Submission Is Subversive
Apparently some people don't agree with this view. A reader accused the author of trying to twist Mary to fit the author's (liberal) agenda. The part that really got my goat was how the reader concluded his letter to the editor:
Mary's response to Gabriel's birth announcement clearly shows that subversion was not her modus operandi; submission to God was.
Reading that sentence, I wanted to scream at the page: "Can't you see that they are one and the same?!" Submission to God IS subversive.
Submission to God means a radical rejection of this world's - and this nation's - values...its morbid obsession with money, power, and pleasure. Submission to God means sharing Jesus' identification with the outcast - the lepers and adultresses of his time, the criminals, homeless, and homosexuals in our own. Submission to God means total loyalty to Him...and at most conditional loyalty to any political party, nation, or system of government.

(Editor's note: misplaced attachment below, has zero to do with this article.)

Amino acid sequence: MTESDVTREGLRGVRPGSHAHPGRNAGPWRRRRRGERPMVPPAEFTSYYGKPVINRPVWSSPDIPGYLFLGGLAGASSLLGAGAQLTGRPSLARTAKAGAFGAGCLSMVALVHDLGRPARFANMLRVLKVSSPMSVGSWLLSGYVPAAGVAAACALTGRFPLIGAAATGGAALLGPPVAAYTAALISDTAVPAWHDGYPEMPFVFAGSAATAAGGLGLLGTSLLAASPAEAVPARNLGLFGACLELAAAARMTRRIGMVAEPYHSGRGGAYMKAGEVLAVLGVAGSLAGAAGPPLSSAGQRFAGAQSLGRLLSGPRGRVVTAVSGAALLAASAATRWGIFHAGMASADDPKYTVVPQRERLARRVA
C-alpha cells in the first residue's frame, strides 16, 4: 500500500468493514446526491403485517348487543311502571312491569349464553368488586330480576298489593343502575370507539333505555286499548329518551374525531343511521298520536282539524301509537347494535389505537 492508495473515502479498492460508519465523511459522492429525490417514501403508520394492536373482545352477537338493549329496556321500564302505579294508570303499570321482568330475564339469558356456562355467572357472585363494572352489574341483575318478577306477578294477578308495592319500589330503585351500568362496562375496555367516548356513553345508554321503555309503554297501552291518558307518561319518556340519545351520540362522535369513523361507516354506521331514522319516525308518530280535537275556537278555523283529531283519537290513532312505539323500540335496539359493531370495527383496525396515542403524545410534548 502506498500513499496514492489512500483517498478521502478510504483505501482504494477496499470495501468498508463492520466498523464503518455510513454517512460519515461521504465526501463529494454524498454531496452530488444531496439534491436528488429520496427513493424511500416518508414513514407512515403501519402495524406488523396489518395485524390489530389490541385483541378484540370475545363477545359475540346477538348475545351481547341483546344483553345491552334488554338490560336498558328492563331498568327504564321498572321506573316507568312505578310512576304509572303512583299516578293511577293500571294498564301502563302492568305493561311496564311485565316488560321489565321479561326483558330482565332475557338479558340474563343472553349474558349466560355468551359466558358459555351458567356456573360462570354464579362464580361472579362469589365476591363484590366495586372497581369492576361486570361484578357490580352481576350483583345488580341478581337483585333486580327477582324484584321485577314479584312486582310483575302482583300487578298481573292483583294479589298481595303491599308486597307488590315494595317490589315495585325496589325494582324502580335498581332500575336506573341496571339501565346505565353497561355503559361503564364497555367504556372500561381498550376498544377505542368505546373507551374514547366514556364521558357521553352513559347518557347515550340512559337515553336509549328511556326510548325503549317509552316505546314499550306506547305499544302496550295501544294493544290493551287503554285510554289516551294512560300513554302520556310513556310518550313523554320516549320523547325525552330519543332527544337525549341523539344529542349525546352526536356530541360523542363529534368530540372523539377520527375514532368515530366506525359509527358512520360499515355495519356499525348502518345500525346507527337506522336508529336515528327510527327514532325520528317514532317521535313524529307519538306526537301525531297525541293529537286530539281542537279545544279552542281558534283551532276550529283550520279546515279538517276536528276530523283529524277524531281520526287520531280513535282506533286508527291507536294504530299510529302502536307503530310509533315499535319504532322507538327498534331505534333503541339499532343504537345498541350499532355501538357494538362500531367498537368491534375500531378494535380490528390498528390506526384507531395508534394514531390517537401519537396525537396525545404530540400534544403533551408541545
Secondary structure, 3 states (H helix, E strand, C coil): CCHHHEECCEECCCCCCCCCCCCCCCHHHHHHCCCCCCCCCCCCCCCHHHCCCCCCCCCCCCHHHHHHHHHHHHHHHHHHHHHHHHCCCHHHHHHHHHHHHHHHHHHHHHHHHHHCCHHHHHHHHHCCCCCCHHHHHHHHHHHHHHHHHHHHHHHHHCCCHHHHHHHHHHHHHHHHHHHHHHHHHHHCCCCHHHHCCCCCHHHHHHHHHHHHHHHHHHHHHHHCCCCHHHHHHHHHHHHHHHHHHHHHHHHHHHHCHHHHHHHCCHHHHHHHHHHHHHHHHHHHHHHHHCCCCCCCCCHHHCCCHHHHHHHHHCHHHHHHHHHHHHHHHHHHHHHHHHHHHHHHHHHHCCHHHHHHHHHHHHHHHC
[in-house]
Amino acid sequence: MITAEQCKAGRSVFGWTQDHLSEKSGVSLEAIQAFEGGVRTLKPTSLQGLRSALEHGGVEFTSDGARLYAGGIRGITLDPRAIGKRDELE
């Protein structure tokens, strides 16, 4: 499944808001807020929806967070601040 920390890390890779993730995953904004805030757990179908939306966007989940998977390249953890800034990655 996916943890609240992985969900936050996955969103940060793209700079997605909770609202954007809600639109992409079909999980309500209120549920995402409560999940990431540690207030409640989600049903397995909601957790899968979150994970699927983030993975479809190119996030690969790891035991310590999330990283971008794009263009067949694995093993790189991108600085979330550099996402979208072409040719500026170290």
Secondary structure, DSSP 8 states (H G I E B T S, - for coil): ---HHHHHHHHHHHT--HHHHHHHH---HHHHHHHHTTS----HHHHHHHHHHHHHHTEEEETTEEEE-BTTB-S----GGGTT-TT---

Too often Christians have let themselves be co-opted by the world's self-centered power lust. Thus we have the Crusades, we have Ken Lay (a Christian) throwing all moral scruples aside to enrich himself at the expense of others, we have George W. Bush twisting and manipulating his faith to endorse torture and preemptive war.
But it isn't always that way. For examples of Christians who submitted themselves to God, and thereby overthrew (or at least radically rejected) the twisted values of their societies I give you Dorothy Day, Mother Teresa, St. Francis of Assisi, and Martin Luther King, Jr. And, of course, I give you Jesus himself. Not all of these were political revolutionaries (though some were). But they all lived revolutionary lives. They were all subversive to their society's values and power structures. And they were subversive BECAUSE they were submissive to God's will and to Christian values.
The fact that such thoughts would inspire skepticism in Christians and non-Christians alike is a testament to how poorly many of us are doing at being Christian.